Economists and labour leaders have called for a special allocation in the upcoming national budget to keep the fundamental jute and sugar industries afloat. These industries have been struggling to survive due to mismanagement and a lack of investment.
They demanded that the government maintain patronage in these two sectors to create market control and employment in order to sustain essential strategic food products despite the temporary losses.
The speakers placed their demands at a seminar, "The FY2022-23 budget, our proposals for starting and developing all jute and sugar mills that are closed to protect basic industries of the country", at the Nasrul Hamid Auditorium of Dhaka Reporters Unity on Saturday afternoon.
Professor Anu Muhammad of the economics department at Jahangirnagar University, Professor MM Akash of the economics department at Dhaka University and Professor Mohammad Tanzimuddin Khan of the department of international relations at Dhaka University spoke at the programme, which was presided over by Shahidul Islam, convener of National Jute Mill Workers and Employees Unity Council.
Among others who spoke were Junaid Saki, chief coordinator of Gana Sanghati Andolan, Rajekuzzaman Ratan, assistant general secretary of BSD, Shuvrangshu Chakraborty, coordinator of Bangladesh Samyabadi Andolan and labour leaders from Khulna, Sirajganj and Chattogram.
Writer and researcher Maha Mirza presented an essay on jute mills, while Dhaka University teacher Moshahida Sultana read out an essay on sugar mills.
A seven-point demand by workers-farmers-students-people unity was placed at the seminar for the protection of jute mills and sugar mills.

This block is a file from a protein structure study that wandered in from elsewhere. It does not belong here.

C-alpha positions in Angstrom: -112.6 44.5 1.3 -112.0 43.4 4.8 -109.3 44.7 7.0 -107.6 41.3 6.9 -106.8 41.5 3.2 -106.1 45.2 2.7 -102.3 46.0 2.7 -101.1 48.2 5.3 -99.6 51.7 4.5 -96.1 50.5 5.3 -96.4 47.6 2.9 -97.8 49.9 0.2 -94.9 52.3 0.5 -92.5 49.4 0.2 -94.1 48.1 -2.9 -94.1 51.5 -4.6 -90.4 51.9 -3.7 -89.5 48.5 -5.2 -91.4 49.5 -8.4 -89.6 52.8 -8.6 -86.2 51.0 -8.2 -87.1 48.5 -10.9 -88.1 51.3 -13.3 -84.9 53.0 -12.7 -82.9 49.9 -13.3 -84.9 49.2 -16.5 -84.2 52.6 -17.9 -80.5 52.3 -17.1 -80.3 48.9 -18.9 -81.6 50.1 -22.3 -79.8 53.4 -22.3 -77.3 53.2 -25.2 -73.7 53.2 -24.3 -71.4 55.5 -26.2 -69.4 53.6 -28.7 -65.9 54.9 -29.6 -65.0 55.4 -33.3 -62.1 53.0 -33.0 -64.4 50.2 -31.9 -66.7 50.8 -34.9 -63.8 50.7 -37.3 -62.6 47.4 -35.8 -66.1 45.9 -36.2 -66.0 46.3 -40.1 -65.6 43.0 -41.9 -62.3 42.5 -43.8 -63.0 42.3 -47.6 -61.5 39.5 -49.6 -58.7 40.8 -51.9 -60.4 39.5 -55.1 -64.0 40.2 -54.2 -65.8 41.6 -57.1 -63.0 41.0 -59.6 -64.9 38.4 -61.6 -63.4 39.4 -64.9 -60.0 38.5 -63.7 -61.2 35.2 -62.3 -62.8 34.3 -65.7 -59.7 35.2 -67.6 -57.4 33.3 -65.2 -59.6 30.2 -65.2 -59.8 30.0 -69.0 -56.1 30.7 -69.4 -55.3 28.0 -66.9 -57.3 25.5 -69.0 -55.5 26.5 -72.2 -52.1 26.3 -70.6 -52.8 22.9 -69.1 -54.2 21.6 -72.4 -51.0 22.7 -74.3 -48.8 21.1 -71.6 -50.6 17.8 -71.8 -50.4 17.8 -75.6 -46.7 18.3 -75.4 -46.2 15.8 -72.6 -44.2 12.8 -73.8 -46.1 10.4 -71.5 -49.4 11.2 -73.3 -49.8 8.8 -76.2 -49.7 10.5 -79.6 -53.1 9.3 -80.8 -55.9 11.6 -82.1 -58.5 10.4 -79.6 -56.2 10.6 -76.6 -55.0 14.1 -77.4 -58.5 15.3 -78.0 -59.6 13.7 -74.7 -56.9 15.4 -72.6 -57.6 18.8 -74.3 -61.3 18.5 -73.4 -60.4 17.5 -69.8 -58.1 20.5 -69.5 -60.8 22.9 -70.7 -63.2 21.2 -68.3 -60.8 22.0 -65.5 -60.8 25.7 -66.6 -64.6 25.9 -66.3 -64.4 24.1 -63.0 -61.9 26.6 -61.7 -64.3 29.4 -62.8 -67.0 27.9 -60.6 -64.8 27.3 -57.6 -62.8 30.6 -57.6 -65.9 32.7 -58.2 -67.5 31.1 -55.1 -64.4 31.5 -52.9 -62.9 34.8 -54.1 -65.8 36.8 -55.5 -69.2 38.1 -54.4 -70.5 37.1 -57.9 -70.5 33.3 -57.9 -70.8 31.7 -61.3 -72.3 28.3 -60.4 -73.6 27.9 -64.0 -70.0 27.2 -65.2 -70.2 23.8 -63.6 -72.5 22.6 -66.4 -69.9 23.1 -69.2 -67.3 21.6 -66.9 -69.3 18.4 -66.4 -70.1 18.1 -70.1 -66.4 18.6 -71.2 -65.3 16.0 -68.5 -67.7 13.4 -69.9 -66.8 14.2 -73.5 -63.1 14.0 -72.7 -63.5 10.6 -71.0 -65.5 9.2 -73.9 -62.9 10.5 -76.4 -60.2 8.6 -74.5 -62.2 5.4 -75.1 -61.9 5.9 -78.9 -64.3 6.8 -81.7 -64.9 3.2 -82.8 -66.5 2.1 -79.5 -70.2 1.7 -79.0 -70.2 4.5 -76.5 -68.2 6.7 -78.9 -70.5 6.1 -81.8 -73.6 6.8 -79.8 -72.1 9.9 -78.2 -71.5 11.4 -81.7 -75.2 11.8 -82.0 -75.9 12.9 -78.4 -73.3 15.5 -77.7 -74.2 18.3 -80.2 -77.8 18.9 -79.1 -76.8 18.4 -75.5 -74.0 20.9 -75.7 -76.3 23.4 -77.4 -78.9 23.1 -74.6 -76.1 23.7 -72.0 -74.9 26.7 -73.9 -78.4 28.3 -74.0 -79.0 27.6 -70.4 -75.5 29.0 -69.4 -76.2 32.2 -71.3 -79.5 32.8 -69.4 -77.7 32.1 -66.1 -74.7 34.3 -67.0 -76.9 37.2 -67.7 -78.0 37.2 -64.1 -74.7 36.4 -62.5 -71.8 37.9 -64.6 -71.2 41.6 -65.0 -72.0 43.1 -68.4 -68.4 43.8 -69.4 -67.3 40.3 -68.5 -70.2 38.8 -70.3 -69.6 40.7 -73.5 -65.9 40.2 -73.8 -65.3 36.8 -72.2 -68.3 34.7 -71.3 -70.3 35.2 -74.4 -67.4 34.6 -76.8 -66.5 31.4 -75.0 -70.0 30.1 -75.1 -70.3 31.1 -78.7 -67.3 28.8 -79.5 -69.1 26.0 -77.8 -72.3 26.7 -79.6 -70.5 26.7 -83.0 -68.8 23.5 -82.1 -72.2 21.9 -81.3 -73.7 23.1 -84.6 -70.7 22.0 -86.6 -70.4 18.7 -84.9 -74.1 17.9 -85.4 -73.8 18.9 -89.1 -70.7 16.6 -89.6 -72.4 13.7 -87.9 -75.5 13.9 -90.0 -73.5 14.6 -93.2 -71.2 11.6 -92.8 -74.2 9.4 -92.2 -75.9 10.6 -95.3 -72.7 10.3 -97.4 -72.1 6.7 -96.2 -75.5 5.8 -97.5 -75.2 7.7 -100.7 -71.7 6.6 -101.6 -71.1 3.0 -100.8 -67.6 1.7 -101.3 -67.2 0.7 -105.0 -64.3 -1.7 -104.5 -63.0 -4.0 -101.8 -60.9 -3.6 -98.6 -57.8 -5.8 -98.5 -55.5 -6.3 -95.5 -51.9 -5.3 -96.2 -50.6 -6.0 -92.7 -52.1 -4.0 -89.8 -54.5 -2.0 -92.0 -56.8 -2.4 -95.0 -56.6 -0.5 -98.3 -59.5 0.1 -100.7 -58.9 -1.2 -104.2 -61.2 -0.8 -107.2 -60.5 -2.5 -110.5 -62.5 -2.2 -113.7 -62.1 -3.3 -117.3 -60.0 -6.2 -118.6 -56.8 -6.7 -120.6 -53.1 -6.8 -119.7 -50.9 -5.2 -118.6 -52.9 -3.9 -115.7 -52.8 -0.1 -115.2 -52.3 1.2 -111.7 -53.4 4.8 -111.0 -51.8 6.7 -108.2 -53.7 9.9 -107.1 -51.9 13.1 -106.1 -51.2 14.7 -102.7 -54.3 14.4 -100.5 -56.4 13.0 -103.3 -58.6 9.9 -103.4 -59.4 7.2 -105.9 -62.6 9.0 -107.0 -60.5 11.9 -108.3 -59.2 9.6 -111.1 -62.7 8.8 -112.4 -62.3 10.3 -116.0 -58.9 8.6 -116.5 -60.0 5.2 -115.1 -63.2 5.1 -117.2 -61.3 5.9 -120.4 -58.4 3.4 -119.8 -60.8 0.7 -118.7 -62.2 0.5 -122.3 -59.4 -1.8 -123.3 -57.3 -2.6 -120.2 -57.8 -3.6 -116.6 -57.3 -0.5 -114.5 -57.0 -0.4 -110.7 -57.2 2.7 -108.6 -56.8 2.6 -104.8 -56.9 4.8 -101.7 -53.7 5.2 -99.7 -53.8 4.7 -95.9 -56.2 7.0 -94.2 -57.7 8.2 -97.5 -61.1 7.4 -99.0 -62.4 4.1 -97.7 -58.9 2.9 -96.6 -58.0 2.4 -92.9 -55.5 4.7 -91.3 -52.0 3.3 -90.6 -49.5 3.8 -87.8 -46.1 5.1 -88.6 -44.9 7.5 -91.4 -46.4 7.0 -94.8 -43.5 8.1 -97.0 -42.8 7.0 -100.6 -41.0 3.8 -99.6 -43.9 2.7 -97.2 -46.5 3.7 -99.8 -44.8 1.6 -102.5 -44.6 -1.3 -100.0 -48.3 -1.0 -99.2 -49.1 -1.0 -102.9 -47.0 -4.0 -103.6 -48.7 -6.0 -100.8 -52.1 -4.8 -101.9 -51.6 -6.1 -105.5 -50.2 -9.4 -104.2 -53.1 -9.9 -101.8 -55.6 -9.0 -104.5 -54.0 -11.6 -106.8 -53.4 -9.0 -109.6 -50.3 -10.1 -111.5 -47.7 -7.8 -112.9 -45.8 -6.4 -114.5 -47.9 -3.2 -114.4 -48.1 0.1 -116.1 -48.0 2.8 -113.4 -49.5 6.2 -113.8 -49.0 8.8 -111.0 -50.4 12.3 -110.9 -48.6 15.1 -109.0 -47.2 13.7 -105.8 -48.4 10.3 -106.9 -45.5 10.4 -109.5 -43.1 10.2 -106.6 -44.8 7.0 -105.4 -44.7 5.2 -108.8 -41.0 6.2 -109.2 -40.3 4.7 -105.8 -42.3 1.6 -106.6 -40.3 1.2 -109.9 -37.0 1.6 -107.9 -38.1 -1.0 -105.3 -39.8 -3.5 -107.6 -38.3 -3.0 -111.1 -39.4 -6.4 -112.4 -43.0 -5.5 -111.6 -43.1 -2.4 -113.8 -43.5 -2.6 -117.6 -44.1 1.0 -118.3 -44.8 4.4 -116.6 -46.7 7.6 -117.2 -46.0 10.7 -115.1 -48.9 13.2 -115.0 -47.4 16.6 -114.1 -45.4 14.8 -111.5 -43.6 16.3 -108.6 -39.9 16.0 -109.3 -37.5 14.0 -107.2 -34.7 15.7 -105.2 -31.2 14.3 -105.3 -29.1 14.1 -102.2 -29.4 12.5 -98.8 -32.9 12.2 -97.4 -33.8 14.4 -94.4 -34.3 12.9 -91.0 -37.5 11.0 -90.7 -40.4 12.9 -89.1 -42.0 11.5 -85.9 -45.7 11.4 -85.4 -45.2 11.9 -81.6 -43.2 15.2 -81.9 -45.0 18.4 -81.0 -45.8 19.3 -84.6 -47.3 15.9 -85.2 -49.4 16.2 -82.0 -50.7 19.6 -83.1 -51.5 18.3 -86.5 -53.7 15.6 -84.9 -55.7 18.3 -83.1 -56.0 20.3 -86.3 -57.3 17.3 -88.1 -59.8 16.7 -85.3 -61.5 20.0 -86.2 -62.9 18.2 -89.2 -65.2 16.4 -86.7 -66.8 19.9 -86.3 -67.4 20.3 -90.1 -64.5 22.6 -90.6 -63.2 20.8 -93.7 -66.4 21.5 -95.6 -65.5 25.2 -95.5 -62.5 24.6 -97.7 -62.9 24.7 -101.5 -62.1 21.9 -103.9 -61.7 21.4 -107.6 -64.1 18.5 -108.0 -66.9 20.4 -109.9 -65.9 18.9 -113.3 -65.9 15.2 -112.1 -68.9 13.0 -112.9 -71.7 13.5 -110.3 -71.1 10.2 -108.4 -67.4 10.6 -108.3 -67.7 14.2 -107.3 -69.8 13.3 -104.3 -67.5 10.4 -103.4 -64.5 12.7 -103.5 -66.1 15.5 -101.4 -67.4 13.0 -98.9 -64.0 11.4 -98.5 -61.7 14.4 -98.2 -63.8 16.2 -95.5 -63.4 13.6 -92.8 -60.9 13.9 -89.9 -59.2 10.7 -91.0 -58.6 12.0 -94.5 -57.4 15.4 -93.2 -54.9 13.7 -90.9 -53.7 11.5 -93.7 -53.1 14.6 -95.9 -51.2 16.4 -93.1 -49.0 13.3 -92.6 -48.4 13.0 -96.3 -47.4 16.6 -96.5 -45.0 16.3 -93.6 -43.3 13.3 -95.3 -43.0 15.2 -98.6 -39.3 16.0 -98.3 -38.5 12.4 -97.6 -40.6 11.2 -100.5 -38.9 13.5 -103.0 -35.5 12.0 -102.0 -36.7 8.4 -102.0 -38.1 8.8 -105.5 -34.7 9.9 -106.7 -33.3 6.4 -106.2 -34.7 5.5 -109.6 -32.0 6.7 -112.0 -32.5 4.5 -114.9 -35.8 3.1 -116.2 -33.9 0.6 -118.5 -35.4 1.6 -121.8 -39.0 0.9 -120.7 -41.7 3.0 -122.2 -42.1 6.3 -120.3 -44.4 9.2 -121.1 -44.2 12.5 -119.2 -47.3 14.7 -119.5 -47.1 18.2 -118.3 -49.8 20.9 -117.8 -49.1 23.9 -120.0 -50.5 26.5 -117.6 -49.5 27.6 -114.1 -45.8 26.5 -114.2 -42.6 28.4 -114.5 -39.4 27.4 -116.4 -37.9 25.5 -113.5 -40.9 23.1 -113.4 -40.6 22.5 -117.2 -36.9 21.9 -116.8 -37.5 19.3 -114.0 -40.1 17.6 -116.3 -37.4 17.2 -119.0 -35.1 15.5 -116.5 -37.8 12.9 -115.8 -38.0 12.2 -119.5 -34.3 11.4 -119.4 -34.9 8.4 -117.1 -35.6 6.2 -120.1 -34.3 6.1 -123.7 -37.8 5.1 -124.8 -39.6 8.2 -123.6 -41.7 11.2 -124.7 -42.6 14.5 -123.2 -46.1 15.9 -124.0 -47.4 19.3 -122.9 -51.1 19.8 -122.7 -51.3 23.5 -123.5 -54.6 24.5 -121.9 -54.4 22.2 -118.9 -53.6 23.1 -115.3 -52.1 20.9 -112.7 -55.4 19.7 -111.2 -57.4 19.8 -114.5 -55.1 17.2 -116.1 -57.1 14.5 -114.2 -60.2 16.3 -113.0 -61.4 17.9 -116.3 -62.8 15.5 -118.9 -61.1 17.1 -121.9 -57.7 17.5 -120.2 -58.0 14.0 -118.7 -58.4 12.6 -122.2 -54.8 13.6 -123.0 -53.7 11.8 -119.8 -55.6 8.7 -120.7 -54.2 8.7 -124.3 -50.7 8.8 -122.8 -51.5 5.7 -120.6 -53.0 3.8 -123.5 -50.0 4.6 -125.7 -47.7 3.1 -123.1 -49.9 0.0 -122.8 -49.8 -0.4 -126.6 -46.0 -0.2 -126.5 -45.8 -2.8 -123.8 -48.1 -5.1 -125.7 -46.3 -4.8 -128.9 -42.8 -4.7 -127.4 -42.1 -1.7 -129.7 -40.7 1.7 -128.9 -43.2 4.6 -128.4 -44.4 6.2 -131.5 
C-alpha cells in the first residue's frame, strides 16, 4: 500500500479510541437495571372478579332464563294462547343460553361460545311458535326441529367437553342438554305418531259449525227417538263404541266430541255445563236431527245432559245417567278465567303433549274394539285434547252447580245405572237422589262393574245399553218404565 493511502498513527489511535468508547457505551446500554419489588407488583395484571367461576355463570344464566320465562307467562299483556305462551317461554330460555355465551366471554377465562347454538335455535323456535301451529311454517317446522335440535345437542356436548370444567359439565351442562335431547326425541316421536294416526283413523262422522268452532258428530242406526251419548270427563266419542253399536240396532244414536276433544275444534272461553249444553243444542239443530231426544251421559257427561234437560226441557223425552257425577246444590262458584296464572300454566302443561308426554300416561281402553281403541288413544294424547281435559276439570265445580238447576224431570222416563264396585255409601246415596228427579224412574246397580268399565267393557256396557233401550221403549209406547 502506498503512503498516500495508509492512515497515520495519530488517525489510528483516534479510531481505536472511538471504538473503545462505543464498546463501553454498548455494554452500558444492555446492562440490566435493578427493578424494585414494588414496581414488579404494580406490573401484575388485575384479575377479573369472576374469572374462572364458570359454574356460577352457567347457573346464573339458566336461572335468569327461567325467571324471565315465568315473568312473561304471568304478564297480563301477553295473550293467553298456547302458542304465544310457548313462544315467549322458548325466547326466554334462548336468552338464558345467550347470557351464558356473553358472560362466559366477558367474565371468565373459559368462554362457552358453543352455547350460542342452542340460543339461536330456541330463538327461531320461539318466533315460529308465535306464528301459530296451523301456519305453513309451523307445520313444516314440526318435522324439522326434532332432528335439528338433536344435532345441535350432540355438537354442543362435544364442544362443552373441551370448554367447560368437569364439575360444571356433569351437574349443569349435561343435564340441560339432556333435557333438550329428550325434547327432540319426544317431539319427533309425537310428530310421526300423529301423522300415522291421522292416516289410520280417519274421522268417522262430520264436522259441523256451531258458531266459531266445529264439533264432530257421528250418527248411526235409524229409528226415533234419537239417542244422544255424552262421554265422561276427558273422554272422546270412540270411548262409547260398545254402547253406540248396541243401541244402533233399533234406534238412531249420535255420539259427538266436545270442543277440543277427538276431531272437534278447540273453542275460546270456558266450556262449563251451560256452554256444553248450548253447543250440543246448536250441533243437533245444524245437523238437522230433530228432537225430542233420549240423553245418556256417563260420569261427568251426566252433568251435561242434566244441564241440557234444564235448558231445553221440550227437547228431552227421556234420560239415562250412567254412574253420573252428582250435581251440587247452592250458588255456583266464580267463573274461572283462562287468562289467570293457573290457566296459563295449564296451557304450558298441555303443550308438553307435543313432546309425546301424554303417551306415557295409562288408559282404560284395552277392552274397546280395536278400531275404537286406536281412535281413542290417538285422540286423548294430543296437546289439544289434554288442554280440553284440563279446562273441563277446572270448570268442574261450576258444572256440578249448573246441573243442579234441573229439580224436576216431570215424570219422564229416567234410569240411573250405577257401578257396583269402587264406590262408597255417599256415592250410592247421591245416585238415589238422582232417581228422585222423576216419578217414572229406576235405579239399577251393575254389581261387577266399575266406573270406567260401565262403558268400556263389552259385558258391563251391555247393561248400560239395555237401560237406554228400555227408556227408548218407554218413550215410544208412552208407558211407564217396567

Mismanagement, non-receipt of money for timely purchase of jute, old machinery, overcrowded administration, purchase of substandard jute, corruption, loss of working hours due to lack of jute, excesses by trade unions and the labour movement were among the main reasons behind losses in jute mills, the seminar was informed.
The demands of the workers' unity are to ensure accountability by downsizing administration, modernisation and operation of jute mills, a one-time allocation for jute mills in operation, compulsory use of jute products in all government offices, master plan to develop the jute industry and clearing of all due salaries.
According to their calculations, the jute and sugar mills will turn around if the government invests thousands of crores of taka in repairing and replacing old machinery even when it does not want to provide subsidies.
Accordingly, labour leaders noted that the two industries will turn around if the government invests about Tk1,200 crore in the setting up and replacement of machinery of jute mills and about Tk1,500 crore in the sugar industry without leaving the two fundamental industries to the private sector.
The government announced the closure of 25 jute mills in 2020 through a golden handshake farewell to 25,000 workers due to losses.
To emerge clear of losses, the government wants to leave the companies to the private sector. However, the workers have not yet received their arrears.
The government has also announced the closure of six state-owned sugar mills due to continuous losses. Earlier, the government also left the mills in the textile sector to the private sector.
Professor Anu Muhammad argued that leaving the jute sector in the hands of the private sector will not lead to the development of the industry.
"Although there is a possibility of making many products, private entrepreneurs will not go there without profit motives," said the noted economist.
"Jute has a lot of potentials. This product is environment-friendly, with which many products can be made. But the industry needs to be taken forward with state patronage. We have to keep the fundamental industry alive for our own benefit," he added. ***